# Image charge inside dielectric with complex permittivity?

A common textbook problem in electromagnetism is to place a point charge $$q$$ outside a dielectric material with permittivity $$\epsilon$$ .

In the case of a semi-infinite dielectric material, the induced image charge $$q'$$ is $$q' = -q \frac{\epsilon-1}{\epsilon+1}$$

My question is, what is the right way to deal with the image charge when the permittivity $$\epsilon$$ is complex (i.e. $$\epsilon = \epsilon_1 + i \epsilon_2$$)?

Is the following expression the right solution? If so, what would be the interpretation of the imaginary part?

$$q' = -q \,\,\mathrm{Re}[\frac{\epsilon-1}{\epsilon+1}]$$

By taking the permittivity to be complex, I am presumably making the implicit assumption that the external charge is "oscillating" at a fixed frequency $$\omega$$ such that $$\epsilon(\omega) = \epsilon_1 + i \epsilon_2$$. At some point the magnetic field caused by the oscillating charge may be important, but I am interested mainly in the regime where the magnetic field can be neglected.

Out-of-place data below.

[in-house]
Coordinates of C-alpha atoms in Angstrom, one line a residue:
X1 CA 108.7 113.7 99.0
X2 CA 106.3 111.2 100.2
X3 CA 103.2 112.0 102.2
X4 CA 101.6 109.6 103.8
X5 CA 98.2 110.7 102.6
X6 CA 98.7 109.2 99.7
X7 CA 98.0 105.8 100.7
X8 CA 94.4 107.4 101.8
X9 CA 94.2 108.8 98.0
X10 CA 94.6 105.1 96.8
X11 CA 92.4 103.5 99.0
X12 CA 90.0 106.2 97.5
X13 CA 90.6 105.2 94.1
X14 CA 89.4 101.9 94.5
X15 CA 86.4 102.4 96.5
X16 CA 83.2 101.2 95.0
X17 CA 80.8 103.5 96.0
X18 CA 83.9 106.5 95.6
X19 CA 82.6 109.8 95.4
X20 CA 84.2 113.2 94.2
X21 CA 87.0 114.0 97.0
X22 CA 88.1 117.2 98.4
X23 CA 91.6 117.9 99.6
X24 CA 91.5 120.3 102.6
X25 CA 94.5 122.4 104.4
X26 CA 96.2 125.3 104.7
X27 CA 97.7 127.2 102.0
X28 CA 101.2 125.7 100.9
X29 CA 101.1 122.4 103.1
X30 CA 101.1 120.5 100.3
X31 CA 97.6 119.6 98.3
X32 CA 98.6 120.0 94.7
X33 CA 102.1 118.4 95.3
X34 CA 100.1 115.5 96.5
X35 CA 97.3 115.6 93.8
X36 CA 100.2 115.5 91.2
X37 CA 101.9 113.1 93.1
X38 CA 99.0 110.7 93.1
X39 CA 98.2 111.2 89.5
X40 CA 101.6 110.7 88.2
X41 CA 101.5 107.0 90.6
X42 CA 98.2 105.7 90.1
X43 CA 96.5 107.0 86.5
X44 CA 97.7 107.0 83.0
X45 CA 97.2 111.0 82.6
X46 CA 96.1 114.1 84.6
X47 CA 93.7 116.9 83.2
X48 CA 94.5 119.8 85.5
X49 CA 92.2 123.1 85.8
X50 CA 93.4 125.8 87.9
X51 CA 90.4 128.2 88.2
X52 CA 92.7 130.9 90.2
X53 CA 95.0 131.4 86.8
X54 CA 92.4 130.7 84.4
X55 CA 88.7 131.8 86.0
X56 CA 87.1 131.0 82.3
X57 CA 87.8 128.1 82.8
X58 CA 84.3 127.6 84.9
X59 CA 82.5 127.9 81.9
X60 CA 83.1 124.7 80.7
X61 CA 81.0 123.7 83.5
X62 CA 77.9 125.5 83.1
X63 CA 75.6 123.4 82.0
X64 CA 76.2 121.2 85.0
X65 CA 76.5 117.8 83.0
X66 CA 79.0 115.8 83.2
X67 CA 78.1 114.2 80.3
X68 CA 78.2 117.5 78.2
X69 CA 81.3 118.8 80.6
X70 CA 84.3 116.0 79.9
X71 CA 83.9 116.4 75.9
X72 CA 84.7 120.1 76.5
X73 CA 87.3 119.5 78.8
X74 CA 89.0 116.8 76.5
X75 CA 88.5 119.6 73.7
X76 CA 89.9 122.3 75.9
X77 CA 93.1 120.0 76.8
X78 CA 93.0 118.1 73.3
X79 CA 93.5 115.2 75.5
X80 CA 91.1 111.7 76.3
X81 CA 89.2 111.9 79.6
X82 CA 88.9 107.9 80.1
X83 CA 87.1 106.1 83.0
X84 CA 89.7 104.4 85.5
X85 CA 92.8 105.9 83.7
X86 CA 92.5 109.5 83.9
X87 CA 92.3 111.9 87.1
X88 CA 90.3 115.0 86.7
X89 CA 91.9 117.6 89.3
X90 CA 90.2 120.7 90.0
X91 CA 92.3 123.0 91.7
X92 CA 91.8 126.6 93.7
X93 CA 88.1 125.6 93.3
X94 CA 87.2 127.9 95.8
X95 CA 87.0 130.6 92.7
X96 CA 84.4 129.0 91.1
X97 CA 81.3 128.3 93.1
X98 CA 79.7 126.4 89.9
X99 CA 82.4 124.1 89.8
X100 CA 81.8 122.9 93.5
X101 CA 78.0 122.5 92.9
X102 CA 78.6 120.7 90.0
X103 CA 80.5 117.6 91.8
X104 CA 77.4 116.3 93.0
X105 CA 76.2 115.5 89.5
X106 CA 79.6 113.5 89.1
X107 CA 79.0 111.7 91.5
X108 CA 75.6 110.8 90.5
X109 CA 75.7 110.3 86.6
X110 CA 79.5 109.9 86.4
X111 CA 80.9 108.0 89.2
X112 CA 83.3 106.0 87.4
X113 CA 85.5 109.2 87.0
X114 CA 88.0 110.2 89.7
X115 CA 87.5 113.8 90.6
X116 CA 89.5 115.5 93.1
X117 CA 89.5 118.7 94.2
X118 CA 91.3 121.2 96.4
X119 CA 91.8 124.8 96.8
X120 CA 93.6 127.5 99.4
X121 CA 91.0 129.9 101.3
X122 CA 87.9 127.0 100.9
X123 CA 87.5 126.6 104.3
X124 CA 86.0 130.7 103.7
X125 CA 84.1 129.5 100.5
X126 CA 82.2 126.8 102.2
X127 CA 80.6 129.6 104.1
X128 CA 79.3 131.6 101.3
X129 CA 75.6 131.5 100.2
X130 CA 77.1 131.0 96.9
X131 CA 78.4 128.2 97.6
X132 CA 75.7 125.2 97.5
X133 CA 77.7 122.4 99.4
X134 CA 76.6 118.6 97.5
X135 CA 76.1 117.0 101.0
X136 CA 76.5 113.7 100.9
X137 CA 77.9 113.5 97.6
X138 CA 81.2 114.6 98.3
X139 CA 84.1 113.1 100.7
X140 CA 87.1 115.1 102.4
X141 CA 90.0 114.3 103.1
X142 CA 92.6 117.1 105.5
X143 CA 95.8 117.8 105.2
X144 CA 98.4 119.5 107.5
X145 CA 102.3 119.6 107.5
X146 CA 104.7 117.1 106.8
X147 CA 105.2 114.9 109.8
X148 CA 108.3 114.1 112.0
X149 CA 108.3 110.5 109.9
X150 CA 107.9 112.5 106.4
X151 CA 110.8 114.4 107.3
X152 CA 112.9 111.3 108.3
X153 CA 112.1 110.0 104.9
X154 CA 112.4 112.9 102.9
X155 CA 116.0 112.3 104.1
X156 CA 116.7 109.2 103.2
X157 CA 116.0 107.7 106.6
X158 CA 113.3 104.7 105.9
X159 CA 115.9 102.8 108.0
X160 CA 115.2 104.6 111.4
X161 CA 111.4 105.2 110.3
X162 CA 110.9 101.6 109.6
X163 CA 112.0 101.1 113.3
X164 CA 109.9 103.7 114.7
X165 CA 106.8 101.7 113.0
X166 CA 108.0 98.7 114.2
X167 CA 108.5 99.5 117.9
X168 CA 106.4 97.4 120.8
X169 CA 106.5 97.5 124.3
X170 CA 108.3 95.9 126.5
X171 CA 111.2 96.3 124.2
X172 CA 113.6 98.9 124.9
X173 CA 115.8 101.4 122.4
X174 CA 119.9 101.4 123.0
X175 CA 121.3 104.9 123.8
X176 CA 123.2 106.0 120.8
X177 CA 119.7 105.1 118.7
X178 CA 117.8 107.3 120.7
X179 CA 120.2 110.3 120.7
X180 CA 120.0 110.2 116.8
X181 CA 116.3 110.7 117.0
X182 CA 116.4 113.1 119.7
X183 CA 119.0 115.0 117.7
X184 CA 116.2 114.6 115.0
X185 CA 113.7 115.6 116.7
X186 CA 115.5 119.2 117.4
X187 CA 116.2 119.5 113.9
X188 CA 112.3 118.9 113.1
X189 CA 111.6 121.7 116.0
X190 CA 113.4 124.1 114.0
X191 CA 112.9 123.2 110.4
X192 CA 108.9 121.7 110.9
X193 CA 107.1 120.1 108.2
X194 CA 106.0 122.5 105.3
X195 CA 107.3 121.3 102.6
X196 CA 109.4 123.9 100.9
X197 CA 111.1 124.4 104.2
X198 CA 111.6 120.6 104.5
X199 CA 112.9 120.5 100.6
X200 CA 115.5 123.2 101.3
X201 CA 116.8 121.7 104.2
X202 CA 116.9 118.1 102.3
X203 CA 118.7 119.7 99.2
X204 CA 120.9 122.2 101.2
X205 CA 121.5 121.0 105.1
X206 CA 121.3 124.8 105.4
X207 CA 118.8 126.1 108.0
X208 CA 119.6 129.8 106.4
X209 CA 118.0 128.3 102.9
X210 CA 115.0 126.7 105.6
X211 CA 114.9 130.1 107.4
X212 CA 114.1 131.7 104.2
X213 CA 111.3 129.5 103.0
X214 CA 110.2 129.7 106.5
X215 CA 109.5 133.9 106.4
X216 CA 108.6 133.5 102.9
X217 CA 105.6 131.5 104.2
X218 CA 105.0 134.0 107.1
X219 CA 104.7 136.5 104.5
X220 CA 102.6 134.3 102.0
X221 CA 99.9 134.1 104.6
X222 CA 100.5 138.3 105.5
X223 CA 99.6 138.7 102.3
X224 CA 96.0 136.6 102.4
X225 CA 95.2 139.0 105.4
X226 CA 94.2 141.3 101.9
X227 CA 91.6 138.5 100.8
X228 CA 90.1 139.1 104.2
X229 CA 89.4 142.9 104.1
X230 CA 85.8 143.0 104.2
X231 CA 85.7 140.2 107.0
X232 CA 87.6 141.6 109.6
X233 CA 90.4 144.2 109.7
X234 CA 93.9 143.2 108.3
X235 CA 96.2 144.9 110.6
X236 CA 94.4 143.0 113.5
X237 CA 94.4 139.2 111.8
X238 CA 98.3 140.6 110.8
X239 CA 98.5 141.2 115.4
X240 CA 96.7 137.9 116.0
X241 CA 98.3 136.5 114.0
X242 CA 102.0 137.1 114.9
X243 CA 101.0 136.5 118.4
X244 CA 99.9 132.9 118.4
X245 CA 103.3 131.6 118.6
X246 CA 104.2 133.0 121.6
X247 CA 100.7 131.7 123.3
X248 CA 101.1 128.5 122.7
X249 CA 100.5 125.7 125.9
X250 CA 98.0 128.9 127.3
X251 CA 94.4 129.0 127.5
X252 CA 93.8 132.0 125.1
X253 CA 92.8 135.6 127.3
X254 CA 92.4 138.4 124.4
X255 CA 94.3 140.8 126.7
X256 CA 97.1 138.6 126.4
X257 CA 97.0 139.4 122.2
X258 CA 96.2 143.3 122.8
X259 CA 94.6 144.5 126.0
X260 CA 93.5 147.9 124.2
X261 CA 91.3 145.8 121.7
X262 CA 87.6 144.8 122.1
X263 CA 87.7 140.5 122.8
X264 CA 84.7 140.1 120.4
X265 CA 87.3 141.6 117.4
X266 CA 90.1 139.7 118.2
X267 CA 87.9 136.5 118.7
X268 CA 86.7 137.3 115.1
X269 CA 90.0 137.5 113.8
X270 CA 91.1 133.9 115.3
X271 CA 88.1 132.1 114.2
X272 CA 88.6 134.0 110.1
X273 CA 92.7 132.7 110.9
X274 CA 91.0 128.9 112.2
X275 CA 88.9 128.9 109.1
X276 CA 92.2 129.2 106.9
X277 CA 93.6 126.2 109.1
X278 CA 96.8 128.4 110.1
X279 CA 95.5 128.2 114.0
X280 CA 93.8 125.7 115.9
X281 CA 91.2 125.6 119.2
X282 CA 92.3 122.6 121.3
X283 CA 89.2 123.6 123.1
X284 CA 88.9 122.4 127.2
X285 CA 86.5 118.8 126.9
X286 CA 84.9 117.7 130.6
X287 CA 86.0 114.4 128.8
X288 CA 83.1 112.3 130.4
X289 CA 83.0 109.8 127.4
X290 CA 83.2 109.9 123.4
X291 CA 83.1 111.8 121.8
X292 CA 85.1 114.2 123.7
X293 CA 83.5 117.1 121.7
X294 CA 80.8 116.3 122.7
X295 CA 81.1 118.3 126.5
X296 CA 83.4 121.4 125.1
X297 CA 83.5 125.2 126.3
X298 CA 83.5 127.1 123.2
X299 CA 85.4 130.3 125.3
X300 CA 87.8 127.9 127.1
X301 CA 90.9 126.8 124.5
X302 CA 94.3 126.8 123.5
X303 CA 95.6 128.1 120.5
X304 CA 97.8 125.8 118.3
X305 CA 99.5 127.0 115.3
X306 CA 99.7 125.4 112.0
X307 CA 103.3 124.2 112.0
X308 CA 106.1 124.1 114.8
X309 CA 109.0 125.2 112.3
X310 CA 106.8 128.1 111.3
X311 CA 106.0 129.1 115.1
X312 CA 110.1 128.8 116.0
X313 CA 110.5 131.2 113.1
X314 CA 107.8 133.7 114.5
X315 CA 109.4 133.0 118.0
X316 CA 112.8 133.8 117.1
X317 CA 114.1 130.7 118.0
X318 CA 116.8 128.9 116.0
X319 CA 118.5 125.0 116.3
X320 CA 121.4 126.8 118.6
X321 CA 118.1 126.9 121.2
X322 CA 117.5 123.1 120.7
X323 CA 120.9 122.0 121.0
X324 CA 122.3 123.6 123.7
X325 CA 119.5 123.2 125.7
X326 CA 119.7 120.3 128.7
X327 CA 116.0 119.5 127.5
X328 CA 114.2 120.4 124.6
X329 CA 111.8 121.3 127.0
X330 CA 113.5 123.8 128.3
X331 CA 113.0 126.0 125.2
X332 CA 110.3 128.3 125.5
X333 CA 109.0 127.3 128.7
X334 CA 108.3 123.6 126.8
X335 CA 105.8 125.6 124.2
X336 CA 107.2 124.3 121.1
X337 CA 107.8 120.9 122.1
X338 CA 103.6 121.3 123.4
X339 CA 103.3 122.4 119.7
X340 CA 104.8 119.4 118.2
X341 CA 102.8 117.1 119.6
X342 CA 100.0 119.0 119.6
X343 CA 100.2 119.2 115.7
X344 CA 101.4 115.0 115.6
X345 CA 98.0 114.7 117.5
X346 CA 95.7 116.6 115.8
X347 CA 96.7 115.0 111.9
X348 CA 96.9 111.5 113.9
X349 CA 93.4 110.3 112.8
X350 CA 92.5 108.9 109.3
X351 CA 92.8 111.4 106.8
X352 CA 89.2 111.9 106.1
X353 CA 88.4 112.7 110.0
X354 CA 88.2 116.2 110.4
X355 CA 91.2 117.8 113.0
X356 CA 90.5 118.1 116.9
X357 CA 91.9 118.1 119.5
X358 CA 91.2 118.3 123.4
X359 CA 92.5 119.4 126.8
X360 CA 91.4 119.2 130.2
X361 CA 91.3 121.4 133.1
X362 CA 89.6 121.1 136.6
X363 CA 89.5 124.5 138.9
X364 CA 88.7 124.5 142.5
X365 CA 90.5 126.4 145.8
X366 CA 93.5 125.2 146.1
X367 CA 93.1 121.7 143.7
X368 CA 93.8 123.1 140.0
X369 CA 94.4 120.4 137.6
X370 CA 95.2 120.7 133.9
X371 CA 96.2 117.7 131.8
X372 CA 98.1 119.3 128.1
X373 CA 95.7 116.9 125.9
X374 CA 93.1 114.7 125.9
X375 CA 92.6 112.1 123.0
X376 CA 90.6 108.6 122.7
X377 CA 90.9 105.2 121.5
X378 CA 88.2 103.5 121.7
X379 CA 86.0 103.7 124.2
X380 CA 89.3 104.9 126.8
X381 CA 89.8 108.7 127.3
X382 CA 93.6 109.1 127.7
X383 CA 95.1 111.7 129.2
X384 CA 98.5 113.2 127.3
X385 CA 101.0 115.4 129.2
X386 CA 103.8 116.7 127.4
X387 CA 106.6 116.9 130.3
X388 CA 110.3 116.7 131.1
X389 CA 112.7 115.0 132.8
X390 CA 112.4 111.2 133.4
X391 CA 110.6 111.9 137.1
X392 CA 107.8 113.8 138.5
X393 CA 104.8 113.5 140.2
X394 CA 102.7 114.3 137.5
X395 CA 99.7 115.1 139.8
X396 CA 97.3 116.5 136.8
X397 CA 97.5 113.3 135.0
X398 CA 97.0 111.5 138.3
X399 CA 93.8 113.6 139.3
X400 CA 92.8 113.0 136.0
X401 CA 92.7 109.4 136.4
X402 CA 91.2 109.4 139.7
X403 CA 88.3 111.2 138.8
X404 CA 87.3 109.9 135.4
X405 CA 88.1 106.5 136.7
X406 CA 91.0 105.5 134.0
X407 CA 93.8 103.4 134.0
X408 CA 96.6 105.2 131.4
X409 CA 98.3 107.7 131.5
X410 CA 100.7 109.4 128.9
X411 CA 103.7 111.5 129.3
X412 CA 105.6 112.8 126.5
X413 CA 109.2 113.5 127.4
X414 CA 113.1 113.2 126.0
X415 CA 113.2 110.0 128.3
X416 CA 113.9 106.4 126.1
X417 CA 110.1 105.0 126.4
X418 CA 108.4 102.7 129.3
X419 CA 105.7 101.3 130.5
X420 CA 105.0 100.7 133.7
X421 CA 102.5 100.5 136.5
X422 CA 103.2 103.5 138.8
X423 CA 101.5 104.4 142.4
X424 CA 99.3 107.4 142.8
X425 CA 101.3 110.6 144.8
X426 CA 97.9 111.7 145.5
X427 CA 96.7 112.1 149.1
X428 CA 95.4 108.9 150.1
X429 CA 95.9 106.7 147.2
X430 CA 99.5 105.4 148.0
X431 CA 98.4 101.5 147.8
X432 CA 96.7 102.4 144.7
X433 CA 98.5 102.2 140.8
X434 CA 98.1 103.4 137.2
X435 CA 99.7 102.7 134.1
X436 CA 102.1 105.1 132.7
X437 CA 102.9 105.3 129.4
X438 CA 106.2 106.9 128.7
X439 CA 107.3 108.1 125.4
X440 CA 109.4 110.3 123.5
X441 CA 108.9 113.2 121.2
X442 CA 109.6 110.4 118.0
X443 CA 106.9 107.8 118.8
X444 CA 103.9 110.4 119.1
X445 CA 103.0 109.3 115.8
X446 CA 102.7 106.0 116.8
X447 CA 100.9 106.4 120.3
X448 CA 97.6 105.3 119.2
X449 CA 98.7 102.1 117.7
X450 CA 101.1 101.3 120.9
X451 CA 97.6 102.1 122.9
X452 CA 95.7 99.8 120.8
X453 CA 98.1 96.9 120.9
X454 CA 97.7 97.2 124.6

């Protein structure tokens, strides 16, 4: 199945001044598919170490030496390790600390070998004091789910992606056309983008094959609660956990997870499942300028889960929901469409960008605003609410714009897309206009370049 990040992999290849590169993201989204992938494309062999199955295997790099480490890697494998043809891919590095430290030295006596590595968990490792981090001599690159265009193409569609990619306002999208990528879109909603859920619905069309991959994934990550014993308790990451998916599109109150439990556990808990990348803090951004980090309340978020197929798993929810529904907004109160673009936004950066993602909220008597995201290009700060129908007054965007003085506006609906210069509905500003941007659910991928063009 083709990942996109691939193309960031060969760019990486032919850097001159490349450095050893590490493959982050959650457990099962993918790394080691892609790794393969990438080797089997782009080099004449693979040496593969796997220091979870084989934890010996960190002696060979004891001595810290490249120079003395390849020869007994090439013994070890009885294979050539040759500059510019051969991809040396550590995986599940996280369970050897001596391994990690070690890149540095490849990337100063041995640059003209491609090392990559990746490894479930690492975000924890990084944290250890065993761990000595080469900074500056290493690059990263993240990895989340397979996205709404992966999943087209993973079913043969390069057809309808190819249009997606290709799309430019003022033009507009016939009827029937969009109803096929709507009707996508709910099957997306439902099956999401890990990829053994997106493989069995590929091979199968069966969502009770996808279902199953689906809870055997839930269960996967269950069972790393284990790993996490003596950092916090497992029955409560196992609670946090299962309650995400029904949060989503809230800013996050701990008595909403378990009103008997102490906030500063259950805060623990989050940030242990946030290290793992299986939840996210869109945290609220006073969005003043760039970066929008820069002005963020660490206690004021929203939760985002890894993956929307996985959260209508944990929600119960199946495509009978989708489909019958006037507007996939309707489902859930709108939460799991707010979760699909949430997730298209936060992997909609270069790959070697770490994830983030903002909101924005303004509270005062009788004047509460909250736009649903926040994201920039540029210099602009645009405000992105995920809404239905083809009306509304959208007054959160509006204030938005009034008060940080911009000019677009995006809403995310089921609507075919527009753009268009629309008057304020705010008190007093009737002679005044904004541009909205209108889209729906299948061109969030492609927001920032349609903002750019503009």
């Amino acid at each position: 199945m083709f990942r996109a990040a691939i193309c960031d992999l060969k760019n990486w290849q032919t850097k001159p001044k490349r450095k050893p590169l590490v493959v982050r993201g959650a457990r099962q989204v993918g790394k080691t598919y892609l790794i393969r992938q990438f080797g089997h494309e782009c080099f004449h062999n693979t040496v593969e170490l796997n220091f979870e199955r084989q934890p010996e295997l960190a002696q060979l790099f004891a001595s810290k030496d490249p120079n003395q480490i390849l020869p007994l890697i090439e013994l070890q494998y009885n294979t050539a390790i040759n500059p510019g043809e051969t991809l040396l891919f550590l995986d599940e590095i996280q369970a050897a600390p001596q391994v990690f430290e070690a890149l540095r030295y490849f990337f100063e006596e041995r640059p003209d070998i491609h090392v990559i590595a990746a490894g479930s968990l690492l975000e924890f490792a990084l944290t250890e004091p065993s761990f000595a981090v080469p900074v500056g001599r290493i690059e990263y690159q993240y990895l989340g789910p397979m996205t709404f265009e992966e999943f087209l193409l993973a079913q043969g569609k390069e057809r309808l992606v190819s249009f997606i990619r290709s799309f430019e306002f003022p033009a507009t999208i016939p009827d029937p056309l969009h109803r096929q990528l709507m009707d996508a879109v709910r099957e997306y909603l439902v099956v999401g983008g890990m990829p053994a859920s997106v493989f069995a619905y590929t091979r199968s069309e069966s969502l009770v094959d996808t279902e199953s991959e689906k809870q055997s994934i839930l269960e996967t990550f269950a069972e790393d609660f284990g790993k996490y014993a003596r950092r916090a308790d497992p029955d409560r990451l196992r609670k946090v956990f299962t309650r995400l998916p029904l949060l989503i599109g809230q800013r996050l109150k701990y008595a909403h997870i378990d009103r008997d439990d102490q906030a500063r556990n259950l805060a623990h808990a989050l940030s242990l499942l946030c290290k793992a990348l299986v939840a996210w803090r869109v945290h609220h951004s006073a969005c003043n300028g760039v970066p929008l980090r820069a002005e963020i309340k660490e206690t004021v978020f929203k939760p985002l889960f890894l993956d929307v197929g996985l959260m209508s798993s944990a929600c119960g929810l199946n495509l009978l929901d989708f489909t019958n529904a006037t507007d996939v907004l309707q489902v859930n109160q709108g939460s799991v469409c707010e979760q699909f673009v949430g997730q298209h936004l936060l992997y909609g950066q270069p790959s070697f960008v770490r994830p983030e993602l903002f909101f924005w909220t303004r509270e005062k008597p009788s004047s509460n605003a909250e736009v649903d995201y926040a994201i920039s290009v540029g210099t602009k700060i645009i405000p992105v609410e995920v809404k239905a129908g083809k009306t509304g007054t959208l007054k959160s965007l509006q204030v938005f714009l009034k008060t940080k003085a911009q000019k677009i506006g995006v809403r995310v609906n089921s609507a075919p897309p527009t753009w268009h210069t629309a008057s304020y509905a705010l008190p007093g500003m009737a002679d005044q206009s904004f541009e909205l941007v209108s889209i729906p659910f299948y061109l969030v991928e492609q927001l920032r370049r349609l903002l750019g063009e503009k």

As you say, with a complex permittivity, you are assuming that the charge is oscillating. This, of course, means that if you start with a charge $$q$$, it will eventually change to a charge $$-q$$. That is, $$-2q$$ charge had to flow in from somewhere. So an image charge is not well defined for this case. Instead, the problem that is usually studied is image charges for an oscillating dipole either electric or magnetic. You can then put these together to get any current conserving charge density.